8 Single-Use Products You Can Stop Using Today

We’ve all heard it before: Reduce, Reuse, Recycle. But how often do we really pay attention to it? There’s a lot of focus on the Recycle portion, but it’s actually the first two Rs that are the most important. If you buy something packaged in a lot of paper and plastic, it’s easy to throw the packaging in your blue bin and forget about it. But unfortunately, not everything we recycle actually gets completely recycled.

Additionally, the process of recycling materials takes a lot of energy. You may pat yourself on the back for washing out your aluminum can until it sparkles (which can sometimes take a lot of water!) before watching it get hauled off from your street corner, but there’s a lot of not-so-good things in this timeline that can be avoided altogether. Reducing and Reusing are two very important habits to build into our routines, so here are 8 single-use items you can cut out from your life.

 

 

1. Straws

Sure, straws are nice, but you can usually get by just fine without one. Asking for drink without straws at restaurants is a super simple way to save this unrecyclable plastic from ending up somewhere it shouldn’t. You might be thinking, how many straws do we actually use? And the answer is A LOT. In the U.S., for example, 500 million straws are disposed of every day.

 

2. Plastic Shopping Bags

It’s one thing to have reusable bags, but it’s another to remember to actually use them. While you may already cart your groceries home plastic bag-free, it’s a good thing to remember they can be used for more than just groceries. Next time you go shopping of any kind, try and bring a reusable bag with you. Clothing, shoes, stationery, makeup … it usually all comes along with a plastic bag, and it really doesn’t need to. Besides, soon Victoria is going plastic bag-free, so it’s definitely a great time to make a change.

 

3. Disposable Bottles and Cups

While they are super convenient, plastic and non-reusable cups are just not necessary. Bringing your own water bottle or travel mug can get rid of a lot of waste, especially if a cup of coffee is always a part of your morning routine. While lots of our cups here at UVic market themselves as being compostable, they do still have negative impacts on the environment. For more info, check out UVic Sustainability Movement’s (UVSM) “Love My Mug” Campaign!

 

 

4. Toothbrushes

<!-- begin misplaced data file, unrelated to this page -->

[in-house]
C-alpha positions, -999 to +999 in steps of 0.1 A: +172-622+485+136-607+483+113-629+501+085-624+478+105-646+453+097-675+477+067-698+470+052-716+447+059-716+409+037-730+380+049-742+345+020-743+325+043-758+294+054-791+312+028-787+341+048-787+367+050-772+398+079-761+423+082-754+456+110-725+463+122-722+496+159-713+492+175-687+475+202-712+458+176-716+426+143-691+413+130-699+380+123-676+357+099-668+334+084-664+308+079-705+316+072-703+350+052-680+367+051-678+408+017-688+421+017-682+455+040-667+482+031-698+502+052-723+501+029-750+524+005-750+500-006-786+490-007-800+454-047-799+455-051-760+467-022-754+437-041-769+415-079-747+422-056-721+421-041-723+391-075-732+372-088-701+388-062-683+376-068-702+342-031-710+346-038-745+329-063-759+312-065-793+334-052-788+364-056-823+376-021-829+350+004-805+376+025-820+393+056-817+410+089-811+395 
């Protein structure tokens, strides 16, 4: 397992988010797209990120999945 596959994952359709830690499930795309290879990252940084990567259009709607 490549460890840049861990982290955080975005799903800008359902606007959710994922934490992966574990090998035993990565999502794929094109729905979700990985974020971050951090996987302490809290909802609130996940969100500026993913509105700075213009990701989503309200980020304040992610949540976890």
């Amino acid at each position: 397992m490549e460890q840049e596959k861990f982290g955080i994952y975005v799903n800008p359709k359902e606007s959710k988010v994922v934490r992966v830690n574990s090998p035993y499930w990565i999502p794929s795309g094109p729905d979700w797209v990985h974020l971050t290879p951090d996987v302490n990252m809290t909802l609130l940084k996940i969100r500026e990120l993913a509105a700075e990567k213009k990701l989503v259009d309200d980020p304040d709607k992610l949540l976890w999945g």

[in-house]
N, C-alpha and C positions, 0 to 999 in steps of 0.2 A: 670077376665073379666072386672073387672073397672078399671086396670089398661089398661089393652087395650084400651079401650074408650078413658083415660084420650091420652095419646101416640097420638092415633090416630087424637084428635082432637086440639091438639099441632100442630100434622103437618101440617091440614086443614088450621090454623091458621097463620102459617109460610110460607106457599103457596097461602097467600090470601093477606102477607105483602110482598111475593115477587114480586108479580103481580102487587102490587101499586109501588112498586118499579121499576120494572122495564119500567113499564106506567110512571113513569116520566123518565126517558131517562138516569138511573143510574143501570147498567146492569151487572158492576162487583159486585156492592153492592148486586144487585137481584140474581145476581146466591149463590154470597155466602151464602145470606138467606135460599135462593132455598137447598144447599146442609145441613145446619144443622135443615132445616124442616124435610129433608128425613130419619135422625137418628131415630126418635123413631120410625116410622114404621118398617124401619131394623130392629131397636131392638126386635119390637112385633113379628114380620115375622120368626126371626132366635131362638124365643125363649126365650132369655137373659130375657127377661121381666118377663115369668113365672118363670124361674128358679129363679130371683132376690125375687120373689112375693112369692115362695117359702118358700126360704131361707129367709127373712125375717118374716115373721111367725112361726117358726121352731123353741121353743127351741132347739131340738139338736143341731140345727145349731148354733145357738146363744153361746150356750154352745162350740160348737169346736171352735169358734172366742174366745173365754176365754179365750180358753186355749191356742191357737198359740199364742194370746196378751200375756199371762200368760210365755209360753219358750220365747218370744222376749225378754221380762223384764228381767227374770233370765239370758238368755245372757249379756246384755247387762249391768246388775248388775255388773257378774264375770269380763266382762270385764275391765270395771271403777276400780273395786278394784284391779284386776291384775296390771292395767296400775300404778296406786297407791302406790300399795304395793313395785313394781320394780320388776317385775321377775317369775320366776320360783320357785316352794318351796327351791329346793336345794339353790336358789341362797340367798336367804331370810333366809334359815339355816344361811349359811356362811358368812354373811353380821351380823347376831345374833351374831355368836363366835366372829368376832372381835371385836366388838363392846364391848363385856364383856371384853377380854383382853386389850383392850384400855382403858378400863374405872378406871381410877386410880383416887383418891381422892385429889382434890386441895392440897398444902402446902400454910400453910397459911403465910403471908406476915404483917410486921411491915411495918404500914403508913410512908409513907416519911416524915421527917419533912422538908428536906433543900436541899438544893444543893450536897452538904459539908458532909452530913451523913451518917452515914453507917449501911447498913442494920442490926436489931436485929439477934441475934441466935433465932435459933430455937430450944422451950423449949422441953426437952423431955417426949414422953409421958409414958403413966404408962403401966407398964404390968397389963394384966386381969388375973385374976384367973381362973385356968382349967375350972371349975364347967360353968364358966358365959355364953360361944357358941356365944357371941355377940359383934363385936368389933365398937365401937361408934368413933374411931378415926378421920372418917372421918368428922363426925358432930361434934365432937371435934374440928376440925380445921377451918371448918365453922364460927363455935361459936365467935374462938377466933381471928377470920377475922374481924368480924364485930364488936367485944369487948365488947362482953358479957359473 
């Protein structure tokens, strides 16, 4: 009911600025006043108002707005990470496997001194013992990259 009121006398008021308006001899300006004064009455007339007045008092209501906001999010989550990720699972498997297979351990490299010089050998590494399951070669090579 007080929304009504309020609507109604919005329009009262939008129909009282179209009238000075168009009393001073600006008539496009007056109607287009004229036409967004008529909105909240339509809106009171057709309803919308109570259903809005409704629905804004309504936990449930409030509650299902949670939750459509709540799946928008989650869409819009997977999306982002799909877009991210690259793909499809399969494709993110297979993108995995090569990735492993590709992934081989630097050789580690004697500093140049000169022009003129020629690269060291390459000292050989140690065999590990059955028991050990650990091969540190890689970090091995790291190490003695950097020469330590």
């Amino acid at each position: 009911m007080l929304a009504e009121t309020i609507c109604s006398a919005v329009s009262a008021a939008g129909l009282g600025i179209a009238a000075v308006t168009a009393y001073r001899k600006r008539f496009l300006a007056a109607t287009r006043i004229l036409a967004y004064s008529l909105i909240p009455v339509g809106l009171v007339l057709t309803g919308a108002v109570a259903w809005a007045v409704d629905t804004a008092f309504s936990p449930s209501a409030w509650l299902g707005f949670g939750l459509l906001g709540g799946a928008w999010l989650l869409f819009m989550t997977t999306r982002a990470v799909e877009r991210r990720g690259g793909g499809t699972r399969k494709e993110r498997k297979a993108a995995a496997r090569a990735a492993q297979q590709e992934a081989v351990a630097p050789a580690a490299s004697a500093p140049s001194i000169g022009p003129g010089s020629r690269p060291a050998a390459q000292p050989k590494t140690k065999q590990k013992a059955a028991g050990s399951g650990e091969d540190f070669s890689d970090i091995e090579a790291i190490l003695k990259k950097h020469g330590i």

We’re supposed to use a new toothbrush every 3–4 months, but whether you adhere to this or not, you’re more than likely to use quite a few toothbrushes over your lifetime. Every part of the plastic toothbrushes you get from your dentist has a negative impact on the environment. While there are no completely compostable toothbrushes out there (unless you opt for bristles made of pig hair), there are definitely some great alternatives. A highly praised company is Brush With Bamboo, which creates vegan, bio-based toothbrushes that use only 38% plastic to create their bristles and that have handles made of bamboo (but not the kind that pandas eat!).

 

5. Produce Bags

Plastic bags used for grocery shopping aren’t just limited to the ones at the checkout, but also the produce bags you use throughout the store. Just foregoing on these bags altogether can cut down on waste, but if you find you need these while you shop, you can bring or buy reusable bags specifically for produce or bulk food.

 

 

6. Disposable Menstrual Products

Don’t worry: I’m not asking you to give up period products altogether; just to do a little substituting. Reusable pads and menstrual cups are an awesome way to keep yourself comfortable, while also saving yourself the garbage (and money!). Be sure to check out our article on 9 Reasons to Start Using a Menstrual Cup!

 

7. Plastic Wrap/Ziploc Bags

While plastic wrap and Ziploc bags can be super helpful for food storage, they ultimately create a lot of waste that can easily be substituted for something more sustainable. When packaging food, try to use a reusable container. It does the same job as a bag and can be reused as many times as you need. As for plastic wrap, you can get the same convenience from beeswax wrap, but without the added waste. Abeego is a company founded in Victoria that sells beeswax wrap, so you can see the real thing for yourself downtown.

 

8. Disposable Cutlery

Chances are you have reusable metal or wooden cutlery in your homes already, so making sure you use it when you go to work or school is an extra step you can take. If you are in need of cutlery when you’re on campus, you can use metal utensils from any food services location, or at least compostable ones!

 

Do you have any other suggestions? Which items are you going to give up? Let us know!

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